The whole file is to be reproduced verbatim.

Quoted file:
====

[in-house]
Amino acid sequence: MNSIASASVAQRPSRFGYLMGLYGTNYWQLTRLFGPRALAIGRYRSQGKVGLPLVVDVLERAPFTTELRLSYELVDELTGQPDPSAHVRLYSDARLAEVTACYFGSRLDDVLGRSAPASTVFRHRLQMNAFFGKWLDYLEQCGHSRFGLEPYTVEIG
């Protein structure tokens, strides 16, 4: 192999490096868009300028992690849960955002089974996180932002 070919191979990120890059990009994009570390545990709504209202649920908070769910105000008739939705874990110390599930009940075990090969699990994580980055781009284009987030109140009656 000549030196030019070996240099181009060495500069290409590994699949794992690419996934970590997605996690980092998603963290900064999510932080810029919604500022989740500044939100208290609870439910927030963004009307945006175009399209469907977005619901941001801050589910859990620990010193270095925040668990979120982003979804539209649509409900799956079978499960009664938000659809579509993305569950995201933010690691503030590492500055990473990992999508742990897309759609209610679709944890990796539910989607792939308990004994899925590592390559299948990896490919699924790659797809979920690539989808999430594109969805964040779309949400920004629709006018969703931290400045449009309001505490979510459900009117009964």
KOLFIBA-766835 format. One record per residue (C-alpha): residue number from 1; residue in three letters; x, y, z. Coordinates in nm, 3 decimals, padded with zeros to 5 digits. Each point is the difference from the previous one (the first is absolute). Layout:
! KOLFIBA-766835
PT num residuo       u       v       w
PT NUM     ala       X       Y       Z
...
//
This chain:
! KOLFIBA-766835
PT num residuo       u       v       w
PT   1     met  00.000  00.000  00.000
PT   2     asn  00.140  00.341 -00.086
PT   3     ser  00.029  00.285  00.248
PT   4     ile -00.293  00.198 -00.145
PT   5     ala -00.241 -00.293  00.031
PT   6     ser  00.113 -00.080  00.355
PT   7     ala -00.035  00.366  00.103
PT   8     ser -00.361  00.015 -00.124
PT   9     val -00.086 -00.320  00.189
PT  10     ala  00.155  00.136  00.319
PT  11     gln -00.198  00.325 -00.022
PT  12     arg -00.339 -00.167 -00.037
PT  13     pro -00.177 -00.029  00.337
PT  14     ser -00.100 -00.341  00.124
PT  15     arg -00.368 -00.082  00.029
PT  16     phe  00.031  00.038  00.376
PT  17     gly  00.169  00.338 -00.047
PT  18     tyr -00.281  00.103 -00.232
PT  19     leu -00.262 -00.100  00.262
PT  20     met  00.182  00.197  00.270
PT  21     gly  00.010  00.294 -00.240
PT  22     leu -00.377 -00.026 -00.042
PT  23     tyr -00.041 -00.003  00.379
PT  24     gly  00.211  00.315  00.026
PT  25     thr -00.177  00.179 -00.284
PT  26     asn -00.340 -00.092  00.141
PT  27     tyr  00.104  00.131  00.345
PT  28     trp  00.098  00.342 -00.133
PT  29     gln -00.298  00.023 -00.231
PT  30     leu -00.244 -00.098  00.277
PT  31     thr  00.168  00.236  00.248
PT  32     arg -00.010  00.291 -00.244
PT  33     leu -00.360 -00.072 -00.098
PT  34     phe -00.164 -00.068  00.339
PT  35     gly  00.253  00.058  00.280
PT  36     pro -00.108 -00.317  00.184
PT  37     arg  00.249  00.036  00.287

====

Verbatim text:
[in-house]
Amino acid sequence: MNSIASASVAQRPSRFGYLMGLYGTNYWQLTRLFGPRALAIGRYRSQGKVGLPLVVDVLERAPFTTELRLSYELVDELTGQPDPSAHVRLYSDARLAEVTACYFGSRLDDVLGRSAPASTVFRHRLQMNAFFGKWLDYLEQCGHSRFGLEPYTVEIG
């Protein structure tokens, strides 16, 4: 192999490096868009300028992690849960955002089974996180932002 070919191979990120890059990009994009570390545990709504209202649920908070769910105000008739939705874990110390599930009940075990090969699990994580980055781009284009987030109140009656 000549030196030019070996240099181009060495500069290409590994699949794992690419996934970590997605996690980092998603963290900064999510932080810029919604500022989740500044939100208290609870439910927030963004009307945006175009399209469907977005619901941001801050589910859990620990010193270095925040668990979120982003979804539209649509409900799956079978499960009664938000659809579509993305569950995201933010690691503030590492500055990473990992999508742990897309759609209610679709944890990796539910989607792939308990004994899925590592390559299948990896490919699924790659797809979920690539989808999430594109969805964040779309949400920004629709006018969703931290400045449009309001505490979510459900009117009964």
KOLFIBA-766835 format. One record per residue (C-alpha): residue number from 1; residue in three letters; x, y, z. Coordinates in nm, 3 decimals, padded with zeros to 5 digits. Each point is the difference from the previous one (the first is absolute). Layout:
! KOLFIBA-766835
PT num residuo       u       v       w
PT NUM     ala       X       Y       Z
...
//
This chain:
! KOLFIBA-766835
PT num residuo       u       v       w
PT   1     met  00.000  00.000  00.000
PT   2     asn  00.140  00.341 -00.086
PT   3     ser  00.029  00.285  00.248
PT   4     ile -00.293  00.198 -00.145
PT   5     ala -00.241 -00.293  00.031
PT   6     ser  00.113 -00.080  00.355
PT   7     ala -00.035  00.366  00.103
PT   8     ser -00.361  00.015 -00.124
PT   9     val -00.086 -00.320  00.189
PT  10     ala  00.155  00.136  00.319
PT  11     gln -00.198  00.325 -00.022
PT  12     arg -00.339 -00.167 -00.037
PT  13     pro -00.177 -00.029  00.337
PT  14     ser -00.100 -00.341  00.124
PT  15     arg -00.368 -00.082  00.029
PT  16     phe  00.031  00.038  00.376
PT  17     gly  00.169  00.338 -00.047
PT  18     tyr -00.281  00.103 -00.232
PT  19     leu -00.262 -00.100  00.262
PT  20     met  00.182  00.197  00.270
PT  21     gly  00.010  00.294 -00.240
PT  22     leu -00.377 -00.026 -00.042
PT  23     tyr -00.041 -00.003  00.379
PT  24     gly  00.211  00.315  00.026
PT  25     thr -00.177  00.179 -00.284
PT  26     asn -00.340 -00.092  00.141
PT  27     tyr  00.104  00.131  00.345
PT  28     trp  00.098  00.342 -00.133
PT  29     gln -00.298  00.023 -00.231
PT  30     leu -00.244 -00.098  00.277
PT  31     thr  00.168  00.236  00.248
PT  32     arg -00.010  00.291 -00.244
PT  33     leu -00.360 -00.072 -00.098
PT  34     phe -00.164 -00.068  00.339
PT  35     gly  00.253  00.058  00.280
PT  36     pro -00.108 -00.317  00.184
PT  37     arg  00.249  00.036  00.287